The Pitch Perfect movies are proof positive that despite many people arguments to the contrary, originality isn’t the key to an entertaining film. Indeed, both films are just about as clichéd as it’s possible to get story-wise, following tried and tested formulas for this sort of film. However, despite that – or actually arguably partly because of the oddly comforting nature of that – they are huge amounts of fun.
This time around things have moved on a few years and rather than being a freshman, Beca (Anna Kendrick) is now getting ready to graduate and thinking about the future. Her a cappella group, The Barden Bellas, are now three time national champions, until disaster strikes when ‘Fat’ Amy (Rebel Wilson) suffers a major wardrobe malfunction while performing for the President, which results in the group’s tour being cancelled and threatened with never being able to compete again.
However, nobody can prevent them performing at the World A Cappella Championships, which becomes their only shot at redemption, even though nobody thinks they stand a chance. To succeed they’ll need to find their sound once more and beat the hot favourite, a German group called Das Sound Machine.
In terms of plot, there certainly isn’t a surprise around every corner – indeed, it’s not that different to the plot of the first movie – but the film doesn’t need it as it oozes charm, humour and camaraderie. The last of those is the thing that really helps hold it together, with a group of diverse women who genuinely care about one another, working together to be the best they can be.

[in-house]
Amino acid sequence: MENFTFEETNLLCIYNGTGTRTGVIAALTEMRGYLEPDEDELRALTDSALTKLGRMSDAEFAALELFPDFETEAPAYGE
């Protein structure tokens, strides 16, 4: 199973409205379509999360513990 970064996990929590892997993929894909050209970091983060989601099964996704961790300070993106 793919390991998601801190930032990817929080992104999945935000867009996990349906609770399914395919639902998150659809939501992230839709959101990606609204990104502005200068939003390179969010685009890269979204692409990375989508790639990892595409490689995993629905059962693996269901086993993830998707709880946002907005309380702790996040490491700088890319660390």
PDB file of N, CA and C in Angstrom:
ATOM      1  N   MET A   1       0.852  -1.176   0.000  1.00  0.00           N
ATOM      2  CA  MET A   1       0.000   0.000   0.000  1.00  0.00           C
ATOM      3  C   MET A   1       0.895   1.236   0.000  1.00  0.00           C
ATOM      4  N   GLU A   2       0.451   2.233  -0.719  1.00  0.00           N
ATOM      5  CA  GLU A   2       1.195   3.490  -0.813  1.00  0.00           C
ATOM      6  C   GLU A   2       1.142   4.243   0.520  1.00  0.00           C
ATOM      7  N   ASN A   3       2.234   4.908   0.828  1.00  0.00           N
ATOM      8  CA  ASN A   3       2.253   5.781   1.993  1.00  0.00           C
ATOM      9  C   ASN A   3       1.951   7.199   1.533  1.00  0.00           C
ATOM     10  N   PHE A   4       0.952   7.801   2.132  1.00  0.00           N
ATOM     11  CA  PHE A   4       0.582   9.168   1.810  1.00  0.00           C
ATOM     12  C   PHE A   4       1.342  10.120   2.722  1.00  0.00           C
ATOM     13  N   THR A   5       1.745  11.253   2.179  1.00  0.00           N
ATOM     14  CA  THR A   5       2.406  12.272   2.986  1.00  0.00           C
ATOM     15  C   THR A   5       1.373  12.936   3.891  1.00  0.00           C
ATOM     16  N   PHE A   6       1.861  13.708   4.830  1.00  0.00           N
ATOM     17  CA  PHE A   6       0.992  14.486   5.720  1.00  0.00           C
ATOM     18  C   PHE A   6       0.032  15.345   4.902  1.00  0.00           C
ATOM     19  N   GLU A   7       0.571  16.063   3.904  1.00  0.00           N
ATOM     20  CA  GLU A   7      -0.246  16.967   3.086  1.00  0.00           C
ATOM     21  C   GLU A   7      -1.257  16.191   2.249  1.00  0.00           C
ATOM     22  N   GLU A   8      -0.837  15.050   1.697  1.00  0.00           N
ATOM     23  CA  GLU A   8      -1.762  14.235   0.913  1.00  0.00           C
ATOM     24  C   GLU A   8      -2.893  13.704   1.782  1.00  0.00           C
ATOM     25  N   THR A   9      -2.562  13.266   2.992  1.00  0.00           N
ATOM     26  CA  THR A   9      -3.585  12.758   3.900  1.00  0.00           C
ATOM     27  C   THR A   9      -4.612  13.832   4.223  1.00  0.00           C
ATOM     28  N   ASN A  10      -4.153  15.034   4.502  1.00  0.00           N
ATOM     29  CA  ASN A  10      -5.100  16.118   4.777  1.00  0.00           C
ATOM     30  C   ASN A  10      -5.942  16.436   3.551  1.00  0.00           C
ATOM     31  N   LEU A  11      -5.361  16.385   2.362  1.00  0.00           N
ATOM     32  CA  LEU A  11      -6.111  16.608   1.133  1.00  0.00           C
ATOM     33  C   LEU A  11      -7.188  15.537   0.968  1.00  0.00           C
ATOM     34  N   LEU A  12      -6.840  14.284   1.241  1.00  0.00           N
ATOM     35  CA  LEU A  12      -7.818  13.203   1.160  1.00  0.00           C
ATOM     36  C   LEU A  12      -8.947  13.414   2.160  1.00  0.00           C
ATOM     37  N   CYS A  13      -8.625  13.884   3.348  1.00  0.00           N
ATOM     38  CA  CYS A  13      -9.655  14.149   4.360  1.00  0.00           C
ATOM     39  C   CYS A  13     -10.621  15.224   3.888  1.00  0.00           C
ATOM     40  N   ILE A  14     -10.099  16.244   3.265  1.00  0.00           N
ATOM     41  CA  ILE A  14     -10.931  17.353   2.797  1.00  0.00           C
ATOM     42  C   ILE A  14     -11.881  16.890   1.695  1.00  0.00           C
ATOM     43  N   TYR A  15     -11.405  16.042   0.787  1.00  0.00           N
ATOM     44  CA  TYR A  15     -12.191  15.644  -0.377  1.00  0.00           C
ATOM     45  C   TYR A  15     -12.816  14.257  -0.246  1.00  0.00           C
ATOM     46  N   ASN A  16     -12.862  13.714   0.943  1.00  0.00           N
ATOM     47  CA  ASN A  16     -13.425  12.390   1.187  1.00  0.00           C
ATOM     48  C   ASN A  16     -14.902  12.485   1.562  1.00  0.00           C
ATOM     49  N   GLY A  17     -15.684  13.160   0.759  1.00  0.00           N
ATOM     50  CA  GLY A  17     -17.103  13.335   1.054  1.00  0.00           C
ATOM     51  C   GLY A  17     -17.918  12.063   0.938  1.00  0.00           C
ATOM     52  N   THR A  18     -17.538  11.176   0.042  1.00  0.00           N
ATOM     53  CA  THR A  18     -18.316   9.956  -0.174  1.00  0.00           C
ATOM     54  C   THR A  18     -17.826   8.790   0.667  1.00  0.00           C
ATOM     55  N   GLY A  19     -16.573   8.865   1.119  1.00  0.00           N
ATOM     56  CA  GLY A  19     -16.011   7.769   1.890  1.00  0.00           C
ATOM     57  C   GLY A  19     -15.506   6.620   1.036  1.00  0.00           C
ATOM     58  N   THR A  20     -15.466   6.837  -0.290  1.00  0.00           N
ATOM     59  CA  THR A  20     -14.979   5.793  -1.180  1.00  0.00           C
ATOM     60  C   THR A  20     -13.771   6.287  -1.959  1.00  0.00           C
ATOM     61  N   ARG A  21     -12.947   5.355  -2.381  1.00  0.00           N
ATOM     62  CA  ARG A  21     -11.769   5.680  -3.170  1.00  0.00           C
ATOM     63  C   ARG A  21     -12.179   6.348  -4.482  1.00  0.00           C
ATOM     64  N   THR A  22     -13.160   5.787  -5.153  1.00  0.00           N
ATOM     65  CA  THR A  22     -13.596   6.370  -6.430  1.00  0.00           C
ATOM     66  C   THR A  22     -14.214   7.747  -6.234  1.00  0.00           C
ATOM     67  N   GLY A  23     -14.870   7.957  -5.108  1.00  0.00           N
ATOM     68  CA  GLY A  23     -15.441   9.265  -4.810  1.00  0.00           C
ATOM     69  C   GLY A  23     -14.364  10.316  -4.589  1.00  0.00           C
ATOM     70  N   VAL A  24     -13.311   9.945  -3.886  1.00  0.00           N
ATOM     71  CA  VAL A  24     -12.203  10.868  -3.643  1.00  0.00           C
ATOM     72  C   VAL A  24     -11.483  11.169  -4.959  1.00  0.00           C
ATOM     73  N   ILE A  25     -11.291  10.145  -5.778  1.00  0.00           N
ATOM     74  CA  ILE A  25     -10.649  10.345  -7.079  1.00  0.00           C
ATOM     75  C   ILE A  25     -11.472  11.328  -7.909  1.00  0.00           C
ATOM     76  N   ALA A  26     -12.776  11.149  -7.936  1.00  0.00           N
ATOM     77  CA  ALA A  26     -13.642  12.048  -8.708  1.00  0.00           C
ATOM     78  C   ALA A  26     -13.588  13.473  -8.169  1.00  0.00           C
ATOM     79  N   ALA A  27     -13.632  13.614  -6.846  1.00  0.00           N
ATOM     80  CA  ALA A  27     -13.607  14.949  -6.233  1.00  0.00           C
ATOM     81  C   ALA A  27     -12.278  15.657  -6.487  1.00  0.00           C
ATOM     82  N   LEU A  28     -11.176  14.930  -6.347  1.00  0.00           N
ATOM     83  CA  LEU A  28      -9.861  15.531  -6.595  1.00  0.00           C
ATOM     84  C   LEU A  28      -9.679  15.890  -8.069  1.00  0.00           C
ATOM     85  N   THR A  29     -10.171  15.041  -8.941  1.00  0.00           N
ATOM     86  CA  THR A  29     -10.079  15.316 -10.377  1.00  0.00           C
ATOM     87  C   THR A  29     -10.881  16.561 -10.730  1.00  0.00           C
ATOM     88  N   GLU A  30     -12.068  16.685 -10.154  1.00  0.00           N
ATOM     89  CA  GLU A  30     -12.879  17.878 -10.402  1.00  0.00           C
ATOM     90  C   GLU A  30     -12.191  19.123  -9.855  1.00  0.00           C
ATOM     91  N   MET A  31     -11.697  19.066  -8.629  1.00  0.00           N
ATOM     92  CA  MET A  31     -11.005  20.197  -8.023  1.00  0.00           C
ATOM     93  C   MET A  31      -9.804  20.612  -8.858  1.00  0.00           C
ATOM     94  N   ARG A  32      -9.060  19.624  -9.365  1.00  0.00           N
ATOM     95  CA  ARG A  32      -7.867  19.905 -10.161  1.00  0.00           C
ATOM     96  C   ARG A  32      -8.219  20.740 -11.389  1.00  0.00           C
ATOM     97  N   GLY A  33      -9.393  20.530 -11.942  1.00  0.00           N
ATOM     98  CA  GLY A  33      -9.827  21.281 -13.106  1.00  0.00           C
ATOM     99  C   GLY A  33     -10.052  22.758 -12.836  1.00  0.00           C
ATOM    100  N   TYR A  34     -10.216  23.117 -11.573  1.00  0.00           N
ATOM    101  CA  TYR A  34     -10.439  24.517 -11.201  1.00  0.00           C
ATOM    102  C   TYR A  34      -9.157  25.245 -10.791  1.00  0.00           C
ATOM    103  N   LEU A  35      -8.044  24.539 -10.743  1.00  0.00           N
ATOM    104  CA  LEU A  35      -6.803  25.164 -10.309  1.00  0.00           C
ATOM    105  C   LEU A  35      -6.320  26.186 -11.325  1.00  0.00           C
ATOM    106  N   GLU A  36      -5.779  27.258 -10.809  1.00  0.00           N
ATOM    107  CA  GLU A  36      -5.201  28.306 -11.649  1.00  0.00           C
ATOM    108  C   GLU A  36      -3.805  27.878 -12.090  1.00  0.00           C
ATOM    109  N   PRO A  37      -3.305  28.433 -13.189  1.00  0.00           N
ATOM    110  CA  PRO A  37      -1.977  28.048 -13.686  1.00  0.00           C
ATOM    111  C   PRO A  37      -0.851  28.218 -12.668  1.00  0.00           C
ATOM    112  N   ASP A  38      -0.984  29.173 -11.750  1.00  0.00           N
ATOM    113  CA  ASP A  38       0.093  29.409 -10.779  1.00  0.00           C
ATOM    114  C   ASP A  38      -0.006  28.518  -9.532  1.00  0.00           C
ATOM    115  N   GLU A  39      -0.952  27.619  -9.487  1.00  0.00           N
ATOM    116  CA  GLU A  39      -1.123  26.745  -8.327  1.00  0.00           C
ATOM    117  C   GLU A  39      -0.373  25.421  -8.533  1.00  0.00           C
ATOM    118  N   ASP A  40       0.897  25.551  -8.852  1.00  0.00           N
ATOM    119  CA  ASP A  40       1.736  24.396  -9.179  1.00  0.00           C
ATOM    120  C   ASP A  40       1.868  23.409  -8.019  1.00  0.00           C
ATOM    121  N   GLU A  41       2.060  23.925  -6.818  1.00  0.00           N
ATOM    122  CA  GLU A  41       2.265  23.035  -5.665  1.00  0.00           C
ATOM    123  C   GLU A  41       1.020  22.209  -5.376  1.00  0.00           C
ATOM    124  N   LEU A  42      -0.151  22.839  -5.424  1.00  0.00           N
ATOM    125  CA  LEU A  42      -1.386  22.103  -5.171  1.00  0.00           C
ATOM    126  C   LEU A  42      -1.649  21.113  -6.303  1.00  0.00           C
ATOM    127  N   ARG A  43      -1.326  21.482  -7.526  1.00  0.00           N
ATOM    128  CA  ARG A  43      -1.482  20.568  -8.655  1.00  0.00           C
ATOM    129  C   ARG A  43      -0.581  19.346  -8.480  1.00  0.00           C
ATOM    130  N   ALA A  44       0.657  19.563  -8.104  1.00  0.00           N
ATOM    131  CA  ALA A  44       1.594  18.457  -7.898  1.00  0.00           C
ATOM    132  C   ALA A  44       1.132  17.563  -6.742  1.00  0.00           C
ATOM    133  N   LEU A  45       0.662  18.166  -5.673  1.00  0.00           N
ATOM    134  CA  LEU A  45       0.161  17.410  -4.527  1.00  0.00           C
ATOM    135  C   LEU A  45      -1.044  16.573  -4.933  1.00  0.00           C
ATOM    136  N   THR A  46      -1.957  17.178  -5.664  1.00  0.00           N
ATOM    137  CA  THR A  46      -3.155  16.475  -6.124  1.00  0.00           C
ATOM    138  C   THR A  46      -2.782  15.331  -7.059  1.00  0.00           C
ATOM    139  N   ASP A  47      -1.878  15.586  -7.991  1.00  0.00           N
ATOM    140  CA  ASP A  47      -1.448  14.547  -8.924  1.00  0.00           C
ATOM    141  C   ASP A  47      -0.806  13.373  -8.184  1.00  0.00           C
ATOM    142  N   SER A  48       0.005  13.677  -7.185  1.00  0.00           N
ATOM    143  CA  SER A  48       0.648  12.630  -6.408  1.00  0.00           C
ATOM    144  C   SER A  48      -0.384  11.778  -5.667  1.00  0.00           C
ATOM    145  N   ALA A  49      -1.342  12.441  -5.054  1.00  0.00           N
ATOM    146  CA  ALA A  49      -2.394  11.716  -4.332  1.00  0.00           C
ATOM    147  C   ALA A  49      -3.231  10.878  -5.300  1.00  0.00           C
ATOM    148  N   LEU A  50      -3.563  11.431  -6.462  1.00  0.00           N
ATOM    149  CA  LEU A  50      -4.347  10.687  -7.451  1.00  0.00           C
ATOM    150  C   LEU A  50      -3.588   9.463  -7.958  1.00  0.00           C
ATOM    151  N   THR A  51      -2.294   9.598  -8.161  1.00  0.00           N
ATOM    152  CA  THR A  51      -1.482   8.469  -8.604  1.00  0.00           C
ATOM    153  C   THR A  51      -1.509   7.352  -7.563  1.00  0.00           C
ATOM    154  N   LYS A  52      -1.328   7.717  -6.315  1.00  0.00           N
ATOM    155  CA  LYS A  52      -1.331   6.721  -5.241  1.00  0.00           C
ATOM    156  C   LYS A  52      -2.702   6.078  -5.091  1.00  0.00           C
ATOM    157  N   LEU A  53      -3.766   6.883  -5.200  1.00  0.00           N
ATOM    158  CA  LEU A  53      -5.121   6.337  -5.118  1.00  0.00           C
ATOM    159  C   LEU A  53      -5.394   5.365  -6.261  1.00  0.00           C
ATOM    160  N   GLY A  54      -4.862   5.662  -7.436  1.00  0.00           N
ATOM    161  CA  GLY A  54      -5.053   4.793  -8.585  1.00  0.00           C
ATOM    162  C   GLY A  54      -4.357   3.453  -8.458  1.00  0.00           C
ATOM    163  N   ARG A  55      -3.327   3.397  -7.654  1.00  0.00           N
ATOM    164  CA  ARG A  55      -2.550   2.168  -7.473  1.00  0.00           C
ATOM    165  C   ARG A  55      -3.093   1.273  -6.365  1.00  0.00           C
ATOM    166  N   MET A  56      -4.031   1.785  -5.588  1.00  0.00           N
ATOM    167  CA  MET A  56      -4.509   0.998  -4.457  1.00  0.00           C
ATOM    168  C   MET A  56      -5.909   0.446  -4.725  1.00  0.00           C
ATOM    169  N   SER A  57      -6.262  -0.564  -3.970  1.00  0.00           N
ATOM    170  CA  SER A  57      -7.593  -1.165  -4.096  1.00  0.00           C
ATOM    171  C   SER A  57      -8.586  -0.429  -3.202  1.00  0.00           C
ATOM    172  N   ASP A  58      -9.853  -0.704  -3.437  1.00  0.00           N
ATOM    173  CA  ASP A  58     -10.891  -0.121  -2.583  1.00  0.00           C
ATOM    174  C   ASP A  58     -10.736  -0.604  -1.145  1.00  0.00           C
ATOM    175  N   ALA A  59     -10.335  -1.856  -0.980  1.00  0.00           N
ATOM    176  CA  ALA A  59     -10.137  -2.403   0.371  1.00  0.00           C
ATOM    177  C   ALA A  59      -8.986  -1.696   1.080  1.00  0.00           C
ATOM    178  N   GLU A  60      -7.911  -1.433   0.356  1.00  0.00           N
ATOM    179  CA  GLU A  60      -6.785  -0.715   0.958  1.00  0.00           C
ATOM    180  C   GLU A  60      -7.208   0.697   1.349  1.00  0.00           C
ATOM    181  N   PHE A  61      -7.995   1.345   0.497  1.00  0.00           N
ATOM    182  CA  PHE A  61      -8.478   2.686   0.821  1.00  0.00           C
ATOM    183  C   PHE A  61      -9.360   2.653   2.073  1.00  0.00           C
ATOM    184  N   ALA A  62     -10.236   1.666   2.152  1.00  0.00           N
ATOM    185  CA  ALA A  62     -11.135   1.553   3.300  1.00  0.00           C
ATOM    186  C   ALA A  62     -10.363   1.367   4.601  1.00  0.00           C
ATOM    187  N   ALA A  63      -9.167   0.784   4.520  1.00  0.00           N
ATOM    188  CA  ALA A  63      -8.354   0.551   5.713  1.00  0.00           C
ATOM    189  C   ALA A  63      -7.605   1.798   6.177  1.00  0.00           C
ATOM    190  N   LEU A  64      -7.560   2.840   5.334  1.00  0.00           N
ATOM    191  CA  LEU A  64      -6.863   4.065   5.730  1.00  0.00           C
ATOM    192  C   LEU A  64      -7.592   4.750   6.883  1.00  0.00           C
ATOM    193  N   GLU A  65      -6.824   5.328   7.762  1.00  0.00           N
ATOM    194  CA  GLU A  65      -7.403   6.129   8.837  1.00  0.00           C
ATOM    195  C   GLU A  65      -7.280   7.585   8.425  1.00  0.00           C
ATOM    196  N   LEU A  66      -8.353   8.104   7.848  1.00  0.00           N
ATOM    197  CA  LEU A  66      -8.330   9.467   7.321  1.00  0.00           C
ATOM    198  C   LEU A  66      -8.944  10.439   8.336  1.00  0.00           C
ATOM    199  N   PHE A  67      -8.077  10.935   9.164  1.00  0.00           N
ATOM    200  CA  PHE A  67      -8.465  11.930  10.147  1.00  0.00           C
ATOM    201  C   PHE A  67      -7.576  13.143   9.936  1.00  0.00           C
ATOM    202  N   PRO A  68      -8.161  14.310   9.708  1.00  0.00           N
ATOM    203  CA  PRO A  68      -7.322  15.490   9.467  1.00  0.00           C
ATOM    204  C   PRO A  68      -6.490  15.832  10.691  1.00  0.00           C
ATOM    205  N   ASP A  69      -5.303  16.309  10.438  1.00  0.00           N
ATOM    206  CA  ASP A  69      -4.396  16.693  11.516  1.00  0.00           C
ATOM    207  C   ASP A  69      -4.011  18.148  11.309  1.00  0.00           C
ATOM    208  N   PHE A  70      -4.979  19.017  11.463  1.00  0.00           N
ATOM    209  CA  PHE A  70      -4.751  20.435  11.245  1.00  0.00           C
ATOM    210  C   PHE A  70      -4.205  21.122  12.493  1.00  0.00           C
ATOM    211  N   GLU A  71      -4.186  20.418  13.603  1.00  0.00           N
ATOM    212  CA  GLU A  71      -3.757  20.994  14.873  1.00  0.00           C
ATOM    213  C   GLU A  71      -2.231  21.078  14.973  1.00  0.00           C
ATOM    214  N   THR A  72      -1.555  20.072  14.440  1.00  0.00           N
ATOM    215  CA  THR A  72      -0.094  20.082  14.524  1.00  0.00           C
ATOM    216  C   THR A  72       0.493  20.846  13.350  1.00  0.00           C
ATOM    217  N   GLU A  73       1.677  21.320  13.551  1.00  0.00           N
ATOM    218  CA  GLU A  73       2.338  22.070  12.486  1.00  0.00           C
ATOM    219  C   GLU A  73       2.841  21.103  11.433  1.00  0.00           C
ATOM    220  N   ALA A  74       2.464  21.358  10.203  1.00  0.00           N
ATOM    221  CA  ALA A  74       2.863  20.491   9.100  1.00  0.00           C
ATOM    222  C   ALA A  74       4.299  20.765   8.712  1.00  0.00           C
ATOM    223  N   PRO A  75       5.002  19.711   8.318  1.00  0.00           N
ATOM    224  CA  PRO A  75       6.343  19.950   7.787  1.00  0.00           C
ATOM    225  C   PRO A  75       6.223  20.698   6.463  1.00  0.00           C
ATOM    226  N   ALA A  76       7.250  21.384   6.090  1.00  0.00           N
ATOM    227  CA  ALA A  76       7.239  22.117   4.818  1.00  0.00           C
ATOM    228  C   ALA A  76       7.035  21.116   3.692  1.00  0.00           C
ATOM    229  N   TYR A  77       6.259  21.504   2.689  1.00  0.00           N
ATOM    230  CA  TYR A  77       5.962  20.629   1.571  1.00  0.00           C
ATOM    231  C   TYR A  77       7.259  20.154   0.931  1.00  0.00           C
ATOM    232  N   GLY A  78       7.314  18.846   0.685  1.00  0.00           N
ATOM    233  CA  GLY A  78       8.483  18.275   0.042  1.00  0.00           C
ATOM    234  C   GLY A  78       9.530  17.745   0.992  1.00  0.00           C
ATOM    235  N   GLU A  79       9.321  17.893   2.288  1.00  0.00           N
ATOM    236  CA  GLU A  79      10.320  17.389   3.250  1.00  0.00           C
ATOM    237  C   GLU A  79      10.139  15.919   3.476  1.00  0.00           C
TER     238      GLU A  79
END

The main addition to the cast is Hailee Steinfeld as a new Bella. It becomes clear that’s she’s mainly there to have the franchise handed to her, although after Pitch Perfect 2 became a huge hit, Kendrick and Wilson are returning for Part 3 in 2017, so Steinfeld won’t get to completely take over quite yet.
There are a few things that don’t work, such as a subplot about Beca taking an internship with an asshole music producer. Initially it seems like it’ll be something a bit different and fun, but it doesn’t really go anywhere (at least nowhere that couldn’t have been easily handled without it) and begins to feel as if it’s stalling the rest of the film. Largely though it’s great fun, with Rebel Wilson on fine form as the wonderfully funny and carefree ‘Fat’ Amy, while jokes you might have thought would become stale second time around – such as Hana Mae Lee’s Lilly’s whispered weirdness – are still hilarious.
And of course there’s the music, which is fun and joyous. Admittedly there are a couple of musical numbers where it feels like the script has contorted itself immensely in order to include them, but even so they have great energy and drive. As with the first movie, the ending isn’t at all surprising but still manages to be incredibly uplifting, largely through a great use of music to shift (some would say manipulate) your emotions.
Unfortunately, the DVD doesn’t have a huge amount in the way of special features, although there is a gag reel and a couple of extended musical performances. It’s not too much of a hardship though, because as simple, musical entertainment, the movie is great fun.
Overall Verdict: Pitch Perfect 2 follows the adage ‘if it ain’t broke, don’t fix it’, offering up a film that is remarkably similar to the first movie. In some circumstances that would be a bad thing, but here the filmmakers ensure all the best bits of Pitch Perfect are intact, resulting in a sweet, funny, life-affirming movie.
Reviewer: Tim Isaac